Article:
Sunday, February 24, 2008

Red 1964 Corvair Monza Convertible, updated 2:12 pm

Back in 1966, my Dad bought my Mom a 1964 Red Corvair Monza convertible with a white interior and white roof. The car had been bought new by a Navy pilot named Rausch(er)(?), can't remember his first name, whose family sold it to my Dad.
That was the car I drove in high school and to my summer job of driving a water truck for the Greene County Road and Bridge Department. That water truck was a 1953 GMC tanker truck. My job was to water down the gravel roads. Sort of looked like this: Rokey Langsford worked with me. I drove the truck and Rokey sati on top of the tank part and he sprayed the roads with a fire hose. We would fill the truck up from the James or Finley Rivers.

Fred Schaeffer was the county judge who got us the jobs. When I was assigned the job of driving the water truck, I was told to just pull up to a stream and fill it up. The pump had lawn mower type motor. One hose went into the river, the other went into the opening at the top of the tank. When the tank was full, the hoses were reversed to spray the roads. I think all the Greene County roads are now paved, but that wasn't so back in 1966. Rokey passed away some years ago. His father was Les Langsford, a Springfield State Representative who also owned several trade publications. His family owns the Community Free Press. They used to publish Undercar Digest which I always thought was a keen name for a trade publication. Rokey and I did our share of swimming in rivers that summer when it was hot.

Looking back, the county road overseer, Marion Osborne, let two teenaged boys take a tank truck and told us to go out and water roads. Those were our instructions. When the crew would "athey" roads, we would go all over the county and water the piles of dirt in the middle of the roads. Graders would pull the ditches and scrape all the gravel into a long row in the middle of the road. The athey would scope up the row of gravel and dump it into the dump trucks that were backing at the same speed as the athey, so that the gravel would dump into the bed of the truck. It was an experience, lots of heavy equipment, flag men, pick up trucks, dump trucks and Rokey and I in the tank truck! Gosh, those were good times. Just driving around in a big old truck, drinking pop and stopping at rivers and creeks to fill up the truck.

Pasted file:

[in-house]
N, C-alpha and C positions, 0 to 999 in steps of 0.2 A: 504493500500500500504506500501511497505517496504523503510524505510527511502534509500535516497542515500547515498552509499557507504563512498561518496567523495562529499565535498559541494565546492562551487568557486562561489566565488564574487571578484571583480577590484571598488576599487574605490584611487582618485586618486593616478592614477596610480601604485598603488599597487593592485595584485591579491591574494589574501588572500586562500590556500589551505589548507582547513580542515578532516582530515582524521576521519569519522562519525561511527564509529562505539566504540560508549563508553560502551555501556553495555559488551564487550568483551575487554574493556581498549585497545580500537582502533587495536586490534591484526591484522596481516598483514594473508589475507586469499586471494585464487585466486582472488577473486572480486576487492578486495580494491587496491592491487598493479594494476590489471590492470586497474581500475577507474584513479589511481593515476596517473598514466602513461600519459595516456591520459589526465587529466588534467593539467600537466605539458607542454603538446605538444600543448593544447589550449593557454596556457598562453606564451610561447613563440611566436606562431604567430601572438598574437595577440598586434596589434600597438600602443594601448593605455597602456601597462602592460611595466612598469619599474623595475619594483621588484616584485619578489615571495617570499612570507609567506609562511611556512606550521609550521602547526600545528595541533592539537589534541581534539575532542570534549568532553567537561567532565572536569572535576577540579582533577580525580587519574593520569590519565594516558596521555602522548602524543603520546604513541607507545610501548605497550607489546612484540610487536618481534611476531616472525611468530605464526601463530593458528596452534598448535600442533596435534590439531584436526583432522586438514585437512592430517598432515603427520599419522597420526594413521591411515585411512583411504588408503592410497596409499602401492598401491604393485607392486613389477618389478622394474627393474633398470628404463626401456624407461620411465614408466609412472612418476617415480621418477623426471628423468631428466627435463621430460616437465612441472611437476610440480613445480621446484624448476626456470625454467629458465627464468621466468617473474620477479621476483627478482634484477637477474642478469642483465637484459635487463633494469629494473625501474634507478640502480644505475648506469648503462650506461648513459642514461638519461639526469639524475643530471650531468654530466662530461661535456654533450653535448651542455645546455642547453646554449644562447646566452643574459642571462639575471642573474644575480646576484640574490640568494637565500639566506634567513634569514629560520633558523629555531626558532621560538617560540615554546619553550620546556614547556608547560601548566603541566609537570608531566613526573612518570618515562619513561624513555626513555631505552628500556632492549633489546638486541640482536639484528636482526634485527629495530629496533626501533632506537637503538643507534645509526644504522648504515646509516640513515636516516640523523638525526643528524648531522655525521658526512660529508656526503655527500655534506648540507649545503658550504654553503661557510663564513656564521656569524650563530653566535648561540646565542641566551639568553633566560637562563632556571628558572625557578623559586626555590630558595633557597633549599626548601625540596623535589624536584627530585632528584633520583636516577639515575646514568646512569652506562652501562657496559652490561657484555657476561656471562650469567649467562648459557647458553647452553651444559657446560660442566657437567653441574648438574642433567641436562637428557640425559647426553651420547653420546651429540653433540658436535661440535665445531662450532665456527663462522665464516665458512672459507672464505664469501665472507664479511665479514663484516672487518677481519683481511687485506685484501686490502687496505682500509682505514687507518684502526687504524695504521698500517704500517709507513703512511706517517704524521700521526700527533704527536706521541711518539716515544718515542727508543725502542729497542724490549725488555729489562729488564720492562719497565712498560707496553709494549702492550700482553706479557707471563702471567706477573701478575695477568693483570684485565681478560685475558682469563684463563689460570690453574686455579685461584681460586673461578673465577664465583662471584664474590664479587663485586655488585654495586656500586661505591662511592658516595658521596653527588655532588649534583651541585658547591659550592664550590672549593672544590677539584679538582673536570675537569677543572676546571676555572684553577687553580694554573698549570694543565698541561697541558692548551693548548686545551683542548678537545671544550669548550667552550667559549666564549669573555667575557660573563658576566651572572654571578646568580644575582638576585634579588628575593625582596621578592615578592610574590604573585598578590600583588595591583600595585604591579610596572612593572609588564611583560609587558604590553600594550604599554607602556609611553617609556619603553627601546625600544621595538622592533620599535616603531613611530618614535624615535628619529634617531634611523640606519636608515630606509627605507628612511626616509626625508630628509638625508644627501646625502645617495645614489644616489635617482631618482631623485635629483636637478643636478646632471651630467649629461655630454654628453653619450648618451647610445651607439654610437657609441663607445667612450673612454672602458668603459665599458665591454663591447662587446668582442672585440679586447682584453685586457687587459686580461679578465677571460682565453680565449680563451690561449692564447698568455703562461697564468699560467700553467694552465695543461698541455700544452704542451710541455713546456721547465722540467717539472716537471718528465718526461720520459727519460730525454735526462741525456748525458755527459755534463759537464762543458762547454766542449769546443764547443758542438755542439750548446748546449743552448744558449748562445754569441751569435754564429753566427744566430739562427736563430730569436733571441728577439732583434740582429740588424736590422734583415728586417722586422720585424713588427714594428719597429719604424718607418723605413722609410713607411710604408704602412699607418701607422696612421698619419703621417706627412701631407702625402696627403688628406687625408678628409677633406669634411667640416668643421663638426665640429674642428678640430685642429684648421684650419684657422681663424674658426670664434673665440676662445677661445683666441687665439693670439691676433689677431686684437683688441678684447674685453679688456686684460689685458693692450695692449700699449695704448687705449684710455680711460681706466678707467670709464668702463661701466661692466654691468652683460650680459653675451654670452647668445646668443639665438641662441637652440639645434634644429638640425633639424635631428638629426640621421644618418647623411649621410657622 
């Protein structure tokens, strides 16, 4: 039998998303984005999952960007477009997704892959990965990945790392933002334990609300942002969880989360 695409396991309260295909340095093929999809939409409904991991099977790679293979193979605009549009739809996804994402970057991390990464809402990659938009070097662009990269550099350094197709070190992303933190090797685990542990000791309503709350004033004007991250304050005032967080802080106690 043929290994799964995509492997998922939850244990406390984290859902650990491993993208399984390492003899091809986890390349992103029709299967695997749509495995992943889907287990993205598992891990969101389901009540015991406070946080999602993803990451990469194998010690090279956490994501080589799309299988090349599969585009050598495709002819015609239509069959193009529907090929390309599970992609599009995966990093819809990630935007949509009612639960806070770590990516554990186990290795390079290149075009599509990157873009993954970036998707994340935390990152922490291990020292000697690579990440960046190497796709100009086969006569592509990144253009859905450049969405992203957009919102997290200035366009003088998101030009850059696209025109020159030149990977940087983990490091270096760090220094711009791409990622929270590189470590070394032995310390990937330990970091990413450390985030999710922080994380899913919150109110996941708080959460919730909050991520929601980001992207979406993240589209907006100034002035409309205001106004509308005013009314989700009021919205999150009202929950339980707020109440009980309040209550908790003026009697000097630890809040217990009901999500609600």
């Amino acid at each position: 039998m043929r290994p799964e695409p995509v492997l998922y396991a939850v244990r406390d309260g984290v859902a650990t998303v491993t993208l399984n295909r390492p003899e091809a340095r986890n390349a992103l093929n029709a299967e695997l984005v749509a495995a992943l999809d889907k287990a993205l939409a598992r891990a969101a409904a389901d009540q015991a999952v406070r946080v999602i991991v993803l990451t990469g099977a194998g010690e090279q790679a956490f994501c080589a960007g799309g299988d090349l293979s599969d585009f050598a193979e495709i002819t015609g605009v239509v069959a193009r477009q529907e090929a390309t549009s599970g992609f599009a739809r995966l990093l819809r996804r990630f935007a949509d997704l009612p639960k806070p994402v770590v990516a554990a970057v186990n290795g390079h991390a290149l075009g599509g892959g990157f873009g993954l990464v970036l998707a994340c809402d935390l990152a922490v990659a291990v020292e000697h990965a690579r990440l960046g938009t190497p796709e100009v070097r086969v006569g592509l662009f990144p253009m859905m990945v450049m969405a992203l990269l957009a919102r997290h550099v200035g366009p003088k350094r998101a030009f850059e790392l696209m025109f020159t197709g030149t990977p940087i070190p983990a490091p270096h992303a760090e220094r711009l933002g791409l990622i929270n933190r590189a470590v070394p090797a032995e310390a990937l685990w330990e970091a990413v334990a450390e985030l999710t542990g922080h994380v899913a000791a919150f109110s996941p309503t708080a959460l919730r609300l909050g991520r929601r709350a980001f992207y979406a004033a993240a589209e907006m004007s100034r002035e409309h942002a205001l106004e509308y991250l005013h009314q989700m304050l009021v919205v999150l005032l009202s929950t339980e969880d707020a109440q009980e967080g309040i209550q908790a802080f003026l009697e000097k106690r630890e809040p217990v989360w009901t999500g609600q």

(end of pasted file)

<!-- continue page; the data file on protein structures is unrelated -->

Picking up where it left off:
Back to the car: I would put a blanket over the seats so I wouldn't get them dirty from my work clothes. I liked how it looked with the rear windown unzipped and folded in the storage area. The top was manual. These photos aren't the actual car, but look just like it. Yep, I really liked that car. Remember when "Unsafe At Any Speed" came out and slammed the car.

Oh, BTW, look who's running for president again. He's a year older than McCain and arguably cost Gore the election in 2000. Time to pack it up Ralph.

There's a Corvair Convertible on Ebay right now.I need to visit with my Mom about this car. When my Dad first started editing The Mirror, he used a Glendale high school student as a free-lance photographer. The photographer's name was Ron Rauscher, I think. He owned a cream colored 1965 Plymouth Barracuda. His older brother was a pilot, I always thought a Navy Pilot, who was shot down during the Vietnam war. Ron's brother had bought the Corvair new and had it garaged while he was overseas. I seem to recall that the brother died in the crash and the parents wanted to get rid of the car, it just held too many memories of the son for the family. (I understand that perfectly. After my wife's mother died, my wife and I moved into her house while rehabing our house. We couldn't get her mother out of the house.)

I decided to track down the family. If he died in Vietnam, he would be on the Wall. I found this:

Air Force - MAJ - O4
Age: 35
Race: Caucasian
Sex: Male
Date of Birth May 22, 1938
Marital Status: Married

His tour began on Apr 16, 1970
Casualty was on Oct 9, 1973
Hostile, died while missing, FIXED WING - CREW
Body was not recovered